The asphalt on the road grinned at me joyfully as it rained. I got inside a standing area to prevent the stack of writing pages I was holding in a polythene packet from getting wet. I was dumb. Next moment, I was angry.
The pages in the stack were single-side ruled. I wanted double-side ruled and after admitting my mistake, I asked the guy at the counter of the shop in front of the standing area to replace it. He refused and it became the moment I was talking about in the starting paragraph. Both types were worth 35 rupees and contained 50 pages each. This was approximately my third purchase.
The guy at the counter was physically and mentally impaired and I always showered kindness to him and was assigned the job by the college administrators. But it had nothing to do with the replacement. The seal was still gluey sealed and I had all the right to get it replaced. After few more persuasive requests, he finally complied with his own state of mind and stark refused to comply with my state of mind. I was flabbergasted. He told me to talk to the principal about the then-petty-now-big issue. After realizing the principal’s absence, I hurried back to the store to find the guy blabbering to someone through a desk phone. He handed the receiver to me and at the end of the following conversation, she was accused by me to have murdered the college where she presumably worked as a senior clerk.
Murderer: (in inaudible voice) Hello!
Witness: (loudly) Hello!
Murderer: (in slightly audible voice) Sunil!
Witness: Hello! Yeah tell me!
Murderer: What is the problem? (in a voice opposite to what she started with)
Witness: The guy over here won’t repl…
Murderer: That guy? Who is that guy? Show some respect to…
Witness: Oh, not that guy, Suni… Mr. Su… Reverend Mr. Sunil just won’t replace the sheets I bought from him today at around… one-thirty.
Murderer: Why do you want it replaced?
(The story was told to her & Sunil was that guy… oh sorry… reverend shopkeeper’s name)
Murderer: What kind of shit is this?
Witness: (somewhat flummoxed by the inept use of words) Huh? I just want it replaced and I think he has what I need.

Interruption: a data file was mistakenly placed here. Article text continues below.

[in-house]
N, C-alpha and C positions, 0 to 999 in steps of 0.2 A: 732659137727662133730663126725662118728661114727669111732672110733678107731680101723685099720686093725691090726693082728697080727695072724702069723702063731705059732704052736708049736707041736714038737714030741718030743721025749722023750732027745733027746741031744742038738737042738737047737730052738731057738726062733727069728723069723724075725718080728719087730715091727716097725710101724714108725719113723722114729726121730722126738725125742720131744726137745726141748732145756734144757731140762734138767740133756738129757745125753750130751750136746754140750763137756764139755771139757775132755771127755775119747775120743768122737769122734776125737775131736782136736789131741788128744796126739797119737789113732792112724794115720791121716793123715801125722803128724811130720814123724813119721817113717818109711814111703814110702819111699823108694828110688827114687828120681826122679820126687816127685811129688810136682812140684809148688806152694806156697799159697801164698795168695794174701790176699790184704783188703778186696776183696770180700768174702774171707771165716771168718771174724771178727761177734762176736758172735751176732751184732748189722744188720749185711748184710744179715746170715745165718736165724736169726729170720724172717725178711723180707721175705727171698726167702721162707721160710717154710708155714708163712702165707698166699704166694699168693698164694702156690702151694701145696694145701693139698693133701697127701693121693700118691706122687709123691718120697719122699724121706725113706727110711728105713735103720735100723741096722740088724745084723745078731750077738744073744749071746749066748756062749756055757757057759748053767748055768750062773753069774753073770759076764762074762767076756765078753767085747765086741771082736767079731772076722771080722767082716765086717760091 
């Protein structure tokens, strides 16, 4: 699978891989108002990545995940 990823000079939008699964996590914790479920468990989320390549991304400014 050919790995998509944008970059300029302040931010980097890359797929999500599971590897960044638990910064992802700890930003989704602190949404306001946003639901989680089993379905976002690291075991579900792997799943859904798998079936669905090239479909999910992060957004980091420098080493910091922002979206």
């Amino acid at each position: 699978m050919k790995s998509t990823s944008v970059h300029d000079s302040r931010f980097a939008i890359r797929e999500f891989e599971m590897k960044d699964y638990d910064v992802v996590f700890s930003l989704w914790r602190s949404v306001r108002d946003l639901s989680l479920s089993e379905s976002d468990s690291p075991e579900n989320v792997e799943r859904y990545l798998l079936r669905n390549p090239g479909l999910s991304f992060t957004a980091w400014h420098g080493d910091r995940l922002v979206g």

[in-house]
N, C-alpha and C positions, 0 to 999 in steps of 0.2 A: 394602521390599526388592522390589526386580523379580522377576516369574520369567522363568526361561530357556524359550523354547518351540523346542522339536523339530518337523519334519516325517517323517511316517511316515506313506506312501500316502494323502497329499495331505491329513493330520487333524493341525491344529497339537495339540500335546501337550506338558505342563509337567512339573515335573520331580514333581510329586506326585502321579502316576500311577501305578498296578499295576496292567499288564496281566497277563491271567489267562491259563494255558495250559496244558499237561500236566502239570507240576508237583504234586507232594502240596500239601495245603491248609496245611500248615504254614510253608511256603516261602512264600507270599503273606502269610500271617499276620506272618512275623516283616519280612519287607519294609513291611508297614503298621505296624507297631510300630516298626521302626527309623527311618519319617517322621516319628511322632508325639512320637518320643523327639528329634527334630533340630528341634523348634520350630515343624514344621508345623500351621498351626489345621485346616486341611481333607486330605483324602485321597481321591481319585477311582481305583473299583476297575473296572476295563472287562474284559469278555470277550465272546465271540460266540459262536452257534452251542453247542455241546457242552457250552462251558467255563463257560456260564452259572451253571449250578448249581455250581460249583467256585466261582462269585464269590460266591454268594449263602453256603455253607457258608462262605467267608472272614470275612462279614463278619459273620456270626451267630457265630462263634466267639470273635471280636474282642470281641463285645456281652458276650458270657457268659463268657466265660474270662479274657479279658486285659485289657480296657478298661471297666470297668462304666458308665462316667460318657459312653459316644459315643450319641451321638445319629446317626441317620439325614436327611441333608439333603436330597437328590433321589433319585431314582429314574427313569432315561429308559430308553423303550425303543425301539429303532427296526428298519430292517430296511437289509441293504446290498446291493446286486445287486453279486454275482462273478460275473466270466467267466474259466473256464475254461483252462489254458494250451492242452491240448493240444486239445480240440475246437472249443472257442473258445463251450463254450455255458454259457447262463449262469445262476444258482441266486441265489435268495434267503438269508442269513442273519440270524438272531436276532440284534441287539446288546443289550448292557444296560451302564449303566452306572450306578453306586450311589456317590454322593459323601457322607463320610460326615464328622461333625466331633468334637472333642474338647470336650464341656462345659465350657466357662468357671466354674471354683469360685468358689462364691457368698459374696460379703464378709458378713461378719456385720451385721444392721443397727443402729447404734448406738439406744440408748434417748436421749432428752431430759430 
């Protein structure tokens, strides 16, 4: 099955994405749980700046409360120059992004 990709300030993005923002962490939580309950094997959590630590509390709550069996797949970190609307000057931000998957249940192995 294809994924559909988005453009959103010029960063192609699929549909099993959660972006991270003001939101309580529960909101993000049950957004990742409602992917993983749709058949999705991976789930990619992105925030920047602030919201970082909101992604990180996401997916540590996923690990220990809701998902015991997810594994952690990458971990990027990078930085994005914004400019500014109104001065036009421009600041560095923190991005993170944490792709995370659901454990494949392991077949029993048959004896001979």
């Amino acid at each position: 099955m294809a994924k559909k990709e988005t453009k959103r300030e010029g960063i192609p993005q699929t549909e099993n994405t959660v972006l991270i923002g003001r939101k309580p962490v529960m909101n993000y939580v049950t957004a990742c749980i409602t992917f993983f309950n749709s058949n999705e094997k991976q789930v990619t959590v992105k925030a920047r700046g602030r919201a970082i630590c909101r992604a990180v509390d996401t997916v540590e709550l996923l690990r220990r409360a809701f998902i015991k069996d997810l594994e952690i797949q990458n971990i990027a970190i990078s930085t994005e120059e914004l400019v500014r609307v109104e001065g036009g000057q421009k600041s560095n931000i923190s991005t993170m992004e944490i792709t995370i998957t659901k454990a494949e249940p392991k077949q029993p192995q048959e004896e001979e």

Murderer: Look, keep what you have and you may use it later in your engineering life and for what you need, you can pay 35 rupees more & buy another stack.
Witness: What? That just won’t do, ma’am! I won’t need these single-side ruled pages in engineering.
Murderer: Don’t teach me about engineering, okay! Just don’t trouble him… you know he’s a handicapped person…
Witness: I know that, ma’am and I always show him respect (I glared at him), but this is just a slight request I am making.
Murderer: No… (the voice attenuated again)
I handed the receiver back and Reverend Mr. Sunil blabbered something in his own language which Google later failed to translate.
After placing back the receiver, he finally deviated from his erratic state of mind and uttered few magical words which I interpreted to be “You won’t get any replacement, you bastard!” But let me make it clear, his words came out so softly that you’d be forced to give respect.
I presumed the lady on the phone to be that fat, fair complexioned imbecile I once had an altercation with in the office. Her face reminds me of the villainous nurse in One Flew Over Cuckoo’s Nest. ’nuff said. And the meaning of this piece is to show how colleges can go the distance in oozing money outta poor students’ hands. This is the most fascinating example to show how colleges run & turn out to hold such affluent administrators & owners.
And about the murder, I no longer am in terms with the rules & regulation of the college, which unfortunately I study in. Although I have to follow them sometimes, the small amount of respect I had for my college has been erased by the lady and not to say, has been undoed & moved to the guy… err. Reverend Mr. Sunil.
To cut this originally long story short, I had to hobnob with some administrators later to finally achieve my right to replacement and got what I needed. This is in no way, a derogatory post for the psychically or mentally impaired persons, but just a reminder that how the cruel world can harness them for some benefits. I will never forget the words of one of the administrators who was kind & strict at the same time: “Profit is not the motto,” he replied when I threw a taunt at him about the in-shop.